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Respecting Sacred Places

posted Apr 9, 2013, 8:25 AM by John Norwood
    During its December 2012 meeting, the ACET Board unanimously endorsed the following statement on Respecting Sacred Places...

    Indian Country continues to suffer through the long history of the violation of sacred sites and the desecration of ancestral remains by non-Native agencies, organizations, companies, and individuals. Tribal Nations have struggled to protect their patrimony, heritage sites and the graves of their ancestors. For traditional tribal cultures, the connection to the past is part of our collective identity and future legacy. The mishandling of sacred sites and ancestral remains is an act of violence against the tribal people of today and a crime against future generations.
    The disrespect for inherent tribal rights in the handling of tribal antiquities, ancestral graves, patrimony, and sacred sites is not merely an issue that indigenous people have with non-indigenous people; such disregard for the sacred is a growing problem among indigenous people. Some tribal governments, agencies, and companies have begun to adapt foreign ways and values that devalue and disrespect the sacred heritage granted by the Creator. Some of this growing disregard can be attributed to a breakdown in the passing on of traditional ways from one generation to the next. Much of the growing disregard can be attributed to the escalation of greed in which profit and expediency outweighs cultural and spiritual heritage and responsibility.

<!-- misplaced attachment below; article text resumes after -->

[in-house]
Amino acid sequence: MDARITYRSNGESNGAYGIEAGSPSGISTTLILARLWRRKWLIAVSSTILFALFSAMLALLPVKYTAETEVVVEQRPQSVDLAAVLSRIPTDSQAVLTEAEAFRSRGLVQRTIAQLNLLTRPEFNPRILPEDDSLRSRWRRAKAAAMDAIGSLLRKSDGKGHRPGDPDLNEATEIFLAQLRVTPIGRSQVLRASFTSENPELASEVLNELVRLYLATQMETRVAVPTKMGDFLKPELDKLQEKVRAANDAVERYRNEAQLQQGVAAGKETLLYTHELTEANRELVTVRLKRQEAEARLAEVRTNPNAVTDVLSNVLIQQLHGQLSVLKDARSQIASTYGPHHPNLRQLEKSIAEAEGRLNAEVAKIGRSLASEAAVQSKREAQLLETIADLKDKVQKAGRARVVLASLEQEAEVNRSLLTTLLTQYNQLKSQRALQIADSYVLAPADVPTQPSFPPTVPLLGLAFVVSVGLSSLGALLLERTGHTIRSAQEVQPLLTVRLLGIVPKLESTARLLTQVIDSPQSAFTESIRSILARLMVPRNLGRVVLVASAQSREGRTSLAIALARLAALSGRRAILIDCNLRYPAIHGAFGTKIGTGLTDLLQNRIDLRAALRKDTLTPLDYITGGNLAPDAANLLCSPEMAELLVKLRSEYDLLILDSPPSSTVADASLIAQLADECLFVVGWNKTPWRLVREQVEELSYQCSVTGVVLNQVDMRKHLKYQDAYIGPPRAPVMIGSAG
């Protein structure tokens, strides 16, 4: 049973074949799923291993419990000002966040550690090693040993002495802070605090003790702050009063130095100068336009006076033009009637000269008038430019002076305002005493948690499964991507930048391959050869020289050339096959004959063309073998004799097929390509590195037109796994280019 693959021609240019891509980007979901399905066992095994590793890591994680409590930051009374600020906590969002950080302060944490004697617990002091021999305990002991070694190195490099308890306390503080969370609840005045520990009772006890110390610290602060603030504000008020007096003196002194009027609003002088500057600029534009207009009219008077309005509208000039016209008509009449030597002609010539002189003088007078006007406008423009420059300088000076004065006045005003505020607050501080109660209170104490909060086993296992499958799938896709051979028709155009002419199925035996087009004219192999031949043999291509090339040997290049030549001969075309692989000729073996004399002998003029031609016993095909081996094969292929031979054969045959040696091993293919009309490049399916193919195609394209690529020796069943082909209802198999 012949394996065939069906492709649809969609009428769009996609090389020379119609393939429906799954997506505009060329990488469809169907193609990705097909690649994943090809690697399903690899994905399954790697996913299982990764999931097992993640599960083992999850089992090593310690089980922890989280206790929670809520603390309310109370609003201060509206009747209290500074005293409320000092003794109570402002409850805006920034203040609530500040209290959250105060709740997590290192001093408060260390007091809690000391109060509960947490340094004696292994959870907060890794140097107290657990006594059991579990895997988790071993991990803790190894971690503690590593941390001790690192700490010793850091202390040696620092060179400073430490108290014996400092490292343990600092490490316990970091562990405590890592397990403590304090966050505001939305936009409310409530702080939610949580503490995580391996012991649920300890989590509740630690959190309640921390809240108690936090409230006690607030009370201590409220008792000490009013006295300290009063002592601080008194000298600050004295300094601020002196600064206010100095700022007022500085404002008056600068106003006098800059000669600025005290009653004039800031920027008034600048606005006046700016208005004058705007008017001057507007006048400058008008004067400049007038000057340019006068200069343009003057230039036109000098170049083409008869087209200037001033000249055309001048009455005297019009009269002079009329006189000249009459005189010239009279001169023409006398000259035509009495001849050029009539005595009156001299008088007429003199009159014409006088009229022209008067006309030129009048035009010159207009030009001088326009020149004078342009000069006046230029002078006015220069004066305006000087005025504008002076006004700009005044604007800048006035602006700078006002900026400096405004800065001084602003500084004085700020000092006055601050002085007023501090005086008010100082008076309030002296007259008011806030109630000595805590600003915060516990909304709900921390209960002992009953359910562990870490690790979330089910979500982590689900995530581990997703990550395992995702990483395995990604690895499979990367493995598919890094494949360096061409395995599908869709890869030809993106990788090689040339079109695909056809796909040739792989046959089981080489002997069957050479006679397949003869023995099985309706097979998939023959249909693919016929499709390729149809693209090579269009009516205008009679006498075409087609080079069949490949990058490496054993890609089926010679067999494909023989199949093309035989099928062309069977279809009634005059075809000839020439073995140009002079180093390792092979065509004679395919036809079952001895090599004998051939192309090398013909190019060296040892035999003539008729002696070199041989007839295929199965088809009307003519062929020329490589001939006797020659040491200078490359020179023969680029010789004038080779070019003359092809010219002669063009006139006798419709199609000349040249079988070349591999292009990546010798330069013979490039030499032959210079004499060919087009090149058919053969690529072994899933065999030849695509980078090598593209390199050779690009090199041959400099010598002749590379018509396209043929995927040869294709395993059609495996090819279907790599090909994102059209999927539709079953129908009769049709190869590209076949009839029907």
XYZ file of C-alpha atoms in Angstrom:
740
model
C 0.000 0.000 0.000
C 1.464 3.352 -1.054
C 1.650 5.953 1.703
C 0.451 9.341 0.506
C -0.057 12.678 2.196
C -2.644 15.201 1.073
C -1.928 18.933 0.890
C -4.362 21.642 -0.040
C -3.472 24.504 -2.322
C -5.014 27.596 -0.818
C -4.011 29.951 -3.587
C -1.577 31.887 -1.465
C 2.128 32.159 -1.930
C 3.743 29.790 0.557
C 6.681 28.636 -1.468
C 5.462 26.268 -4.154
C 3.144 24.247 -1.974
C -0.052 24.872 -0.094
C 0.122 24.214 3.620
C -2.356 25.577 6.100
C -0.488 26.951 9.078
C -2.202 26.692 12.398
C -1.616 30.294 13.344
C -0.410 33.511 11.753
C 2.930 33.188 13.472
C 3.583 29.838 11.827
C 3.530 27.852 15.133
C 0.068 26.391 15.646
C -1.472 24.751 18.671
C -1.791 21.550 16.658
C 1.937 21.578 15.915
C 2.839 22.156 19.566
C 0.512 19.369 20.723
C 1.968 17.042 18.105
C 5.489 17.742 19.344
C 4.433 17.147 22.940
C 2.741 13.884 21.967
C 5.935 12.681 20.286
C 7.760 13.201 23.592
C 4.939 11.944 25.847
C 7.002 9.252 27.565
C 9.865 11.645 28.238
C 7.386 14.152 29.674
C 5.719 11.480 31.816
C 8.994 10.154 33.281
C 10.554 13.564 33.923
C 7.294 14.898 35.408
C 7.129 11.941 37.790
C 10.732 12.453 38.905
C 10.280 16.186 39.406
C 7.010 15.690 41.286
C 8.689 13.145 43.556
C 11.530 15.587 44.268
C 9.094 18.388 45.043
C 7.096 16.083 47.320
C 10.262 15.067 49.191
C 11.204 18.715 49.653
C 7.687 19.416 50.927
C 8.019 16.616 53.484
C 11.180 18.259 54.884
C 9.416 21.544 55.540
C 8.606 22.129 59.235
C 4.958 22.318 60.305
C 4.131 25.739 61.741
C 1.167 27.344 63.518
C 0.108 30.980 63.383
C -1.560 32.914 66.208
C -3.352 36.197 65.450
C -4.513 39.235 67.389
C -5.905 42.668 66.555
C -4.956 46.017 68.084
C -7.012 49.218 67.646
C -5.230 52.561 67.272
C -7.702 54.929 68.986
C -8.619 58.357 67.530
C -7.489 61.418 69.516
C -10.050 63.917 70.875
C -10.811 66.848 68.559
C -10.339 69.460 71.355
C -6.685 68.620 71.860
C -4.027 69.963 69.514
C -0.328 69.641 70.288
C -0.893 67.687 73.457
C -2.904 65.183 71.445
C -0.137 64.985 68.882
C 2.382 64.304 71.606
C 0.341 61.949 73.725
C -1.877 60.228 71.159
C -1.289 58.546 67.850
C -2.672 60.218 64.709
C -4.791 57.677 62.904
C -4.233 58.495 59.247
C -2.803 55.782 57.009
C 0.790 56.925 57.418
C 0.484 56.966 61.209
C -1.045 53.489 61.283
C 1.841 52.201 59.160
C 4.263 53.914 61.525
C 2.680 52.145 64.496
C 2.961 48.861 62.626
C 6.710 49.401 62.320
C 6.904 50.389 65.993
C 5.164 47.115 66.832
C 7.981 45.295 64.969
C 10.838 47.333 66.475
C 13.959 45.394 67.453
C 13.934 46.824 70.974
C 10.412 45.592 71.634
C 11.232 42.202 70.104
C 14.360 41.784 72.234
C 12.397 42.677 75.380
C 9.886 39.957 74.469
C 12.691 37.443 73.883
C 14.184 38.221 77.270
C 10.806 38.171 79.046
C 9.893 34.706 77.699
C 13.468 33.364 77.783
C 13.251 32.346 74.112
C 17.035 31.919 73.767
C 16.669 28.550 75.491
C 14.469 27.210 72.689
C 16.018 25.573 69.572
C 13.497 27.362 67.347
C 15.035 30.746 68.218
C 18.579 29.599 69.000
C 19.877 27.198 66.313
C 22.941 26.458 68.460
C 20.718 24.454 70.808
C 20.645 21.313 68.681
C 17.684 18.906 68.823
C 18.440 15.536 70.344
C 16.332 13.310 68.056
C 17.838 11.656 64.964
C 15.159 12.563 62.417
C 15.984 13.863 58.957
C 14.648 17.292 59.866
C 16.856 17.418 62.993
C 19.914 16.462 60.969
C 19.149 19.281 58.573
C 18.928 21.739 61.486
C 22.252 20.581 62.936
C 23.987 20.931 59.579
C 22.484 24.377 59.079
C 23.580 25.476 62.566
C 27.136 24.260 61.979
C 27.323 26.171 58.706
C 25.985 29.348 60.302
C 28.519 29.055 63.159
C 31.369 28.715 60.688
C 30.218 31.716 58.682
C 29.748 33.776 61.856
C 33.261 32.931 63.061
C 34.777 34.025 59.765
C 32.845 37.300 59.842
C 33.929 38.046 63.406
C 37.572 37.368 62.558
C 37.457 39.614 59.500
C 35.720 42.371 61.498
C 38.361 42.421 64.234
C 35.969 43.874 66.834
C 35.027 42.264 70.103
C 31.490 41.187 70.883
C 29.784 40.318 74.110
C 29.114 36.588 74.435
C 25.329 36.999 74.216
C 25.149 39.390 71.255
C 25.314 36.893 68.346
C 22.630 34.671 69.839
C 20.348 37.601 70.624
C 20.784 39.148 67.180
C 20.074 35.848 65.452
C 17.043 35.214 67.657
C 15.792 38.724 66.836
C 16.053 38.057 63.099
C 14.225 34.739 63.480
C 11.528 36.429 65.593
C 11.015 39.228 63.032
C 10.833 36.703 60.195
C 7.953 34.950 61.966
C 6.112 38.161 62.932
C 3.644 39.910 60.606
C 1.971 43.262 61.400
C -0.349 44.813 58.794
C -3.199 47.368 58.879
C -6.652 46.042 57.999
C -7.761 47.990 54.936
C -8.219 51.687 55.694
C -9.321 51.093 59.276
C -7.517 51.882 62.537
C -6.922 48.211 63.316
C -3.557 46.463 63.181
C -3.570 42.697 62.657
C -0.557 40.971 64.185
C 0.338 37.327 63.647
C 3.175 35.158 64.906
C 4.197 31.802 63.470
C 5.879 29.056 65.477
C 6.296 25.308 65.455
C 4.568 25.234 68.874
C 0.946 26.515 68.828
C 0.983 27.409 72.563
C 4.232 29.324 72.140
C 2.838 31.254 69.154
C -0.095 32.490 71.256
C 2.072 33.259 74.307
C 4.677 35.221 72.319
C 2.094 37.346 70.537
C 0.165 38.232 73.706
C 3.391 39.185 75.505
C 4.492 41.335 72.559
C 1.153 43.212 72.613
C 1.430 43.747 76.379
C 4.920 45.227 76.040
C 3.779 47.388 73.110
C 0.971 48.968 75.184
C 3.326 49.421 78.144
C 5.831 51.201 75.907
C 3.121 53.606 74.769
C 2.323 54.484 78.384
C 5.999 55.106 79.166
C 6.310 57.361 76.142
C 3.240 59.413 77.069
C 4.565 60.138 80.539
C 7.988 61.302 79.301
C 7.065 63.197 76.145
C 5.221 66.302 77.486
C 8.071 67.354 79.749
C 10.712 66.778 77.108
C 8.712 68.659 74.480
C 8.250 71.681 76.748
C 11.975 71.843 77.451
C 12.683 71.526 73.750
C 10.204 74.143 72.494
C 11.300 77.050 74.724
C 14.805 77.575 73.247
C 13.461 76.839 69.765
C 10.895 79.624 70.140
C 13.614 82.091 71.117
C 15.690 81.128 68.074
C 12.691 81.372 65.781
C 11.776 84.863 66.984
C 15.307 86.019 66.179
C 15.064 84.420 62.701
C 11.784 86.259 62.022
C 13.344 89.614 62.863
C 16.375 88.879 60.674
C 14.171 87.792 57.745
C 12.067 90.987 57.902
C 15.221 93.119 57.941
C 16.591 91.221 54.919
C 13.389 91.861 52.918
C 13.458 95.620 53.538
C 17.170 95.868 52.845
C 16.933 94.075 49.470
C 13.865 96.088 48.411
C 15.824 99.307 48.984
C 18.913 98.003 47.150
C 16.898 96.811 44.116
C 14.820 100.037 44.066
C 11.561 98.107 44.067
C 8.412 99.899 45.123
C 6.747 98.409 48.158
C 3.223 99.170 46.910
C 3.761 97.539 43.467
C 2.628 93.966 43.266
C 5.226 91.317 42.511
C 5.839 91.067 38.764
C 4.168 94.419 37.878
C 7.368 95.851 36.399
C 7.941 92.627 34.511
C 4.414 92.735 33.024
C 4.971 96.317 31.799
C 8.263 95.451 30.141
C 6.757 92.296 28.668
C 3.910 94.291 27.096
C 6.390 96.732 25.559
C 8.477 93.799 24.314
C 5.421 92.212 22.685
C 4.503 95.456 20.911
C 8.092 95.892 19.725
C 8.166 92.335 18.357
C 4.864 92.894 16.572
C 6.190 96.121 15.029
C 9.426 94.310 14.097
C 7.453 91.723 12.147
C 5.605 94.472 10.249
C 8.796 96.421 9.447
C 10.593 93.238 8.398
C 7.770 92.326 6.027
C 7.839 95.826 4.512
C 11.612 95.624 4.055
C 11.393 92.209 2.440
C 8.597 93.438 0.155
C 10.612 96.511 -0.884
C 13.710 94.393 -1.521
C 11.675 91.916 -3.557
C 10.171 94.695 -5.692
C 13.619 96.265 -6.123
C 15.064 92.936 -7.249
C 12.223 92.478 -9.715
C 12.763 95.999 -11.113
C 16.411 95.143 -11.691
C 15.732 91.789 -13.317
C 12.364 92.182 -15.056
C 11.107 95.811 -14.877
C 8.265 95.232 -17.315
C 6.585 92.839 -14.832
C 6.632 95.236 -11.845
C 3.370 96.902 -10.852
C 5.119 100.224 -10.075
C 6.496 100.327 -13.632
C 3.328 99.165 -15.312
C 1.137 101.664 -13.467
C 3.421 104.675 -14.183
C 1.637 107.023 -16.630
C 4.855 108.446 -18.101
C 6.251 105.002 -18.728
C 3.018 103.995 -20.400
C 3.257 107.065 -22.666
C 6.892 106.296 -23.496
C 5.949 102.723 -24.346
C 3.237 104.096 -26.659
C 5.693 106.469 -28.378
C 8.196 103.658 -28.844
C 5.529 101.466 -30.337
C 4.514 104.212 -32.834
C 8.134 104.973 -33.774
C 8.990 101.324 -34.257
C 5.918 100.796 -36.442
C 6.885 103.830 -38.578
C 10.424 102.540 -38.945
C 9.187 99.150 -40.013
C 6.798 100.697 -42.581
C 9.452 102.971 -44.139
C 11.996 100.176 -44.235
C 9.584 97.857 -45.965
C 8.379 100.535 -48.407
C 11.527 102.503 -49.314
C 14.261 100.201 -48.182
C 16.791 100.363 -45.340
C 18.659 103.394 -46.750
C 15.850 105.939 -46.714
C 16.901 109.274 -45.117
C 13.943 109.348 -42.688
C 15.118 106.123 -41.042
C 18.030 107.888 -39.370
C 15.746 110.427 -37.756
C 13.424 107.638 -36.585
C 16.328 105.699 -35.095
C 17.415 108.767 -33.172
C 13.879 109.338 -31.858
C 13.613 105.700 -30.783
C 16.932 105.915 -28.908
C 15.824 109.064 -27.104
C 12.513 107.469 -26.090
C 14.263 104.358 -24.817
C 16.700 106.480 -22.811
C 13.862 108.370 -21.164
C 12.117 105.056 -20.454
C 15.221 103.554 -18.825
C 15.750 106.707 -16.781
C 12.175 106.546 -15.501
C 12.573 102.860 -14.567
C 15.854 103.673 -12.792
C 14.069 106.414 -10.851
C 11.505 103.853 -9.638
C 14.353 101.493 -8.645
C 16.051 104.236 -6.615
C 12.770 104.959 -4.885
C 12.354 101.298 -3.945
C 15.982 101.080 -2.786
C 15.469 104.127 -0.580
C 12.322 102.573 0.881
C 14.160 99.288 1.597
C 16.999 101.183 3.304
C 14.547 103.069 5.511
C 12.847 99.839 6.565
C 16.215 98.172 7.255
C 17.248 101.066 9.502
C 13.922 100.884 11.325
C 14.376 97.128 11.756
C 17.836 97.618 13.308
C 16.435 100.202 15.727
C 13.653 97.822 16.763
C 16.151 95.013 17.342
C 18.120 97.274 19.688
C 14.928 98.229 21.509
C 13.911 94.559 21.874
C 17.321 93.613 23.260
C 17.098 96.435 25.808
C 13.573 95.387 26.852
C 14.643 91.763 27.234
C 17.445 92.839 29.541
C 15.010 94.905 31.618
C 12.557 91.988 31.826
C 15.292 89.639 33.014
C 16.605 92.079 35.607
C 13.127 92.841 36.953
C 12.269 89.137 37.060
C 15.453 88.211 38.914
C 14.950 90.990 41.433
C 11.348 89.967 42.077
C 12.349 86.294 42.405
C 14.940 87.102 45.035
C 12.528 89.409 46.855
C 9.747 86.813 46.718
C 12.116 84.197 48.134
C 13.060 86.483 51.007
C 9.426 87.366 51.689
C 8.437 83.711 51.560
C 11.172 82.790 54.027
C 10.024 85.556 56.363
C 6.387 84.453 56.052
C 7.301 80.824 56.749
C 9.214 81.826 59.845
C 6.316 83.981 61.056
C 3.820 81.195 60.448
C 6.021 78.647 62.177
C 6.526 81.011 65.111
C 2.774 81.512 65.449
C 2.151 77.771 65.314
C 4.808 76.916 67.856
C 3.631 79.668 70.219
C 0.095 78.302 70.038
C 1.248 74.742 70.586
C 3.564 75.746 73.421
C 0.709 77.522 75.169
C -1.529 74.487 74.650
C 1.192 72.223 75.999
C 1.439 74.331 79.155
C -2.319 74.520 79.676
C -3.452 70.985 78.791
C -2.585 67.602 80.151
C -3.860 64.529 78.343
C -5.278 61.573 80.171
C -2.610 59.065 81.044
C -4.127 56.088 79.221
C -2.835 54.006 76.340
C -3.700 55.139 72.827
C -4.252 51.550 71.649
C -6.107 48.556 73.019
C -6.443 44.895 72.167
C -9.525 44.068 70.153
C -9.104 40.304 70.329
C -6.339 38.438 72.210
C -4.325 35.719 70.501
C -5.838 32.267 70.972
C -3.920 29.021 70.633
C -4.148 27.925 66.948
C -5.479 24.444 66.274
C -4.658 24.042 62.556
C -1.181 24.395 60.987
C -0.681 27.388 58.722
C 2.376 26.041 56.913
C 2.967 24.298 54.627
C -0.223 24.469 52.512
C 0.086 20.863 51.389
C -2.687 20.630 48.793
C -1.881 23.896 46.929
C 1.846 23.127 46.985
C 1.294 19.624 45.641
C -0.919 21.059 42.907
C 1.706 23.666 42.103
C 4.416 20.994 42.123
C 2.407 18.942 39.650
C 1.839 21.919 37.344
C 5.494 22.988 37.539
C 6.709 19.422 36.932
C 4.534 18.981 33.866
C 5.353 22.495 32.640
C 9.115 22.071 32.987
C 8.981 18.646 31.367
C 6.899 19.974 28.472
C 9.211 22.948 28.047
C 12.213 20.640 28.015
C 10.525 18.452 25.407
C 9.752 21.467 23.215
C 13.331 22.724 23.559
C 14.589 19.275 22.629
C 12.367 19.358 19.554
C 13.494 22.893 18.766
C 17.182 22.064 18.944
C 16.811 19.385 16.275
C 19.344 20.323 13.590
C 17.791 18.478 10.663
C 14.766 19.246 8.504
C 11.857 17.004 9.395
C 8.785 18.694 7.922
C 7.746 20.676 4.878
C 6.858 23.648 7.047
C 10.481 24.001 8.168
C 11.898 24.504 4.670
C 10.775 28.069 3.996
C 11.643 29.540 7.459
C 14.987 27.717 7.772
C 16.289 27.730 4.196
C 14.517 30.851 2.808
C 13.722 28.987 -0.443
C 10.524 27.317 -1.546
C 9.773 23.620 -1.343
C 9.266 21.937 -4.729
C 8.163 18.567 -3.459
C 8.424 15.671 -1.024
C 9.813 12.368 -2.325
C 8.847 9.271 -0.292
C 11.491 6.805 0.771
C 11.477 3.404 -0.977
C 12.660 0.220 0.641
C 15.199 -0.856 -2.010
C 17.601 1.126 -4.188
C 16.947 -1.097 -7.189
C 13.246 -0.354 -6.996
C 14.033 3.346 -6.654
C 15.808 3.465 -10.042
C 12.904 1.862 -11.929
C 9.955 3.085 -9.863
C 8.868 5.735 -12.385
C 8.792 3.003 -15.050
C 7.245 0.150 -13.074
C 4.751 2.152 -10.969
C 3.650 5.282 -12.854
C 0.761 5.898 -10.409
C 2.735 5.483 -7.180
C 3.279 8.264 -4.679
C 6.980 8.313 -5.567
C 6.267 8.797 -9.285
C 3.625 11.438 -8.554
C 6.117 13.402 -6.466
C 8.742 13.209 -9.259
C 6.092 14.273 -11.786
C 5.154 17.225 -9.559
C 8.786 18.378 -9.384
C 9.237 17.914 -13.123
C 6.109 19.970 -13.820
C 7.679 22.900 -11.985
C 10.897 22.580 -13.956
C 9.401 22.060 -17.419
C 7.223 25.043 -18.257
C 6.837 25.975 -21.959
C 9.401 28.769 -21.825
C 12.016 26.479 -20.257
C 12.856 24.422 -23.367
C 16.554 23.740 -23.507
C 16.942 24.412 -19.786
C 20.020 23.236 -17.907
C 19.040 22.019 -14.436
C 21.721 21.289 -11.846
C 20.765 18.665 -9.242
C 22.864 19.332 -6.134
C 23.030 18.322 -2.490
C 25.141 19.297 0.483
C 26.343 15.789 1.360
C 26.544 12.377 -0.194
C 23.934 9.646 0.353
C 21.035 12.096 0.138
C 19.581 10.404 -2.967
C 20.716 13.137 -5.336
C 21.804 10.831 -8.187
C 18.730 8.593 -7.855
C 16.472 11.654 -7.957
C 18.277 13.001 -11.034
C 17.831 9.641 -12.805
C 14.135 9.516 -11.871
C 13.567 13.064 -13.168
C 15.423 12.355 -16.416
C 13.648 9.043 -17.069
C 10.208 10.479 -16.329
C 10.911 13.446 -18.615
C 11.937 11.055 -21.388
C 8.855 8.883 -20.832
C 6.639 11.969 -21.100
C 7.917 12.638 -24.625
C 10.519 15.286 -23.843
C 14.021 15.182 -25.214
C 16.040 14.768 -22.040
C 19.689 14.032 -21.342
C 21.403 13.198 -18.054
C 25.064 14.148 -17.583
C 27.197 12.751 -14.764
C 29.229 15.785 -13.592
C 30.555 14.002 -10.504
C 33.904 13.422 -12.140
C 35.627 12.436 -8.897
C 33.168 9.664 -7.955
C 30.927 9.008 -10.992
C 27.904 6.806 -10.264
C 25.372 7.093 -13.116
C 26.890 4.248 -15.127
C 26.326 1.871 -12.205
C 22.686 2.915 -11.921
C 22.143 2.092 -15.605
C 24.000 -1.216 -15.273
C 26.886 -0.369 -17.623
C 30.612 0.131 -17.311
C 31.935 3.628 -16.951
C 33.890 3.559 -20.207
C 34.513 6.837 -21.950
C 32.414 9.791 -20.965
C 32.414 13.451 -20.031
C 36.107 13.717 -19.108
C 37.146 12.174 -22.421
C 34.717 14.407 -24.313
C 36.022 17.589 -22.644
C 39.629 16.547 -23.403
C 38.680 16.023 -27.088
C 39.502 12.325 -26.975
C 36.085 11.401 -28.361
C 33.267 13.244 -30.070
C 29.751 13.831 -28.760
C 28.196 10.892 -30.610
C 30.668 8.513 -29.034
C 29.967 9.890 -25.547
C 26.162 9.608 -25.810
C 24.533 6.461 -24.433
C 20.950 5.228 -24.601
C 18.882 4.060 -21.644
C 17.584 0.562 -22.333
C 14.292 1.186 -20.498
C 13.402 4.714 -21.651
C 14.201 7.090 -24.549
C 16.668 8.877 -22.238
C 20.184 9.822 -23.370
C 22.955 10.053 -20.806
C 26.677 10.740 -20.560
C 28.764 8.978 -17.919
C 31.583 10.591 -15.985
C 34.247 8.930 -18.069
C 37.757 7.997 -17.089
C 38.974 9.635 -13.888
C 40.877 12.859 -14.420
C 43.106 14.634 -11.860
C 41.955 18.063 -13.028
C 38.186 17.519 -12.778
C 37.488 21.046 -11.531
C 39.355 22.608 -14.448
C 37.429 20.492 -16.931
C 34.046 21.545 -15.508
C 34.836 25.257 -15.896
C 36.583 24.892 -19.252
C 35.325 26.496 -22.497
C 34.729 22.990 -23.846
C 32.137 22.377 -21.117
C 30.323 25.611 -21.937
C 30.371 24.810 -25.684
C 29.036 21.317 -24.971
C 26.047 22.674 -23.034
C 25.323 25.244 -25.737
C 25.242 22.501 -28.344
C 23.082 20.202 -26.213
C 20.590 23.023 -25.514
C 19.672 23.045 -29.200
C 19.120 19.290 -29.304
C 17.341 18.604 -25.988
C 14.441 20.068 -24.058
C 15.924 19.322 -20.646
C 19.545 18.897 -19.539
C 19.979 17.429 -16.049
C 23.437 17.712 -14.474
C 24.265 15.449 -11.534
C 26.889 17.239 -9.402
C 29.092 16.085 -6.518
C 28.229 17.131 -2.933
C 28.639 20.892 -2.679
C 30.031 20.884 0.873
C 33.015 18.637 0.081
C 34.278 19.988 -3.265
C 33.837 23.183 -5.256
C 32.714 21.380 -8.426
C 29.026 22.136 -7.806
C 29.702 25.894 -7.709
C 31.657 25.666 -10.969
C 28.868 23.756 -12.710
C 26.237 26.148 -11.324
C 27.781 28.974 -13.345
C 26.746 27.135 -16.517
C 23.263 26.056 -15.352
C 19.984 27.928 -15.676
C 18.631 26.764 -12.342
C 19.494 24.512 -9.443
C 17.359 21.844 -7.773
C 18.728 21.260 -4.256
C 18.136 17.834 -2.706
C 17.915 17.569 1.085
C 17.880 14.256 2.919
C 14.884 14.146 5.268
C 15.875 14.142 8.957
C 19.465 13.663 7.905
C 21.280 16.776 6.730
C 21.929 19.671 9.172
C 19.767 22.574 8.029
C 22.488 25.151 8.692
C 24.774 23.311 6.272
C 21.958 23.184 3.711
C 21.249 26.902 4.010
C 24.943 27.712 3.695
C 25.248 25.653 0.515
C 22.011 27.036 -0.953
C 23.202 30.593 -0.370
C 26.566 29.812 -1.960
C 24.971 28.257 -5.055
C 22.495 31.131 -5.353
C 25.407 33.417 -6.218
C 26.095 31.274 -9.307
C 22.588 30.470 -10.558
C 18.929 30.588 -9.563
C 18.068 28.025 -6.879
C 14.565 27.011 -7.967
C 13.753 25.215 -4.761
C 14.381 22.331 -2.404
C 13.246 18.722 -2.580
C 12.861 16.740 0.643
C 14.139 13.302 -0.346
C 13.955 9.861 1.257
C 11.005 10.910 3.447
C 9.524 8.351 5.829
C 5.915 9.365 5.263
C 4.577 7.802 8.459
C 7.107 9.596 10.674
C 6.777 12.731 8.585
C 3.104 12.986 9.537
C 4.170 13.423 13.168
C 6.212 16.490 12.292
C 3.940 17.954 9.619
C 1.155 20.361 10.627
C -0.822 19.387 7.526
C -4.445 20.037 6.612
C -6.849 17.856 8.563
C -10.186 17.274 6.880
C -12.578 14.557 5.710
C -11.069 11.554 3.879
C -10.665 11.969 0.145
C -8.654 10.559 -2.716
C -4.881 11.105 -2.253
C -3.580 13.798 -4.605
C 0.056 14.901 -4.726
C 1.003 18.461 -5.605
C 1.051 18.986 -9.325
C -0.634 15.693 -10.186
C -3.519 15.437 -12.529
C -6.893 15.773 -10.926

Tribal governments are challenged to balance honoring and respecting the past with growing and developing for the future. Finding this balance can be difficult. But, the pursuit of this balance is the charge given from past generations. ACET calls on all tribal nations to respect all indigenous sacred sites and ancestral remains. While the primary responsibility falls upon the heirs of any particular site or resting place of ancestors, the charge to honor and defend the collective heritage of the indigenous people of Turtle Island falls to all tribal governments and individual American Indians.
    ACET further calls on the federal government, all local and state governments, educational and research agencies to honor the inherent rights of the historic tribal heirs of any patrimony, sacred site, or ancestral remains, based upon continuous tribal community connection, as a matter of justice and in compliance with the spirit of the United Nations Declaration on the Rights of Indigenous People.
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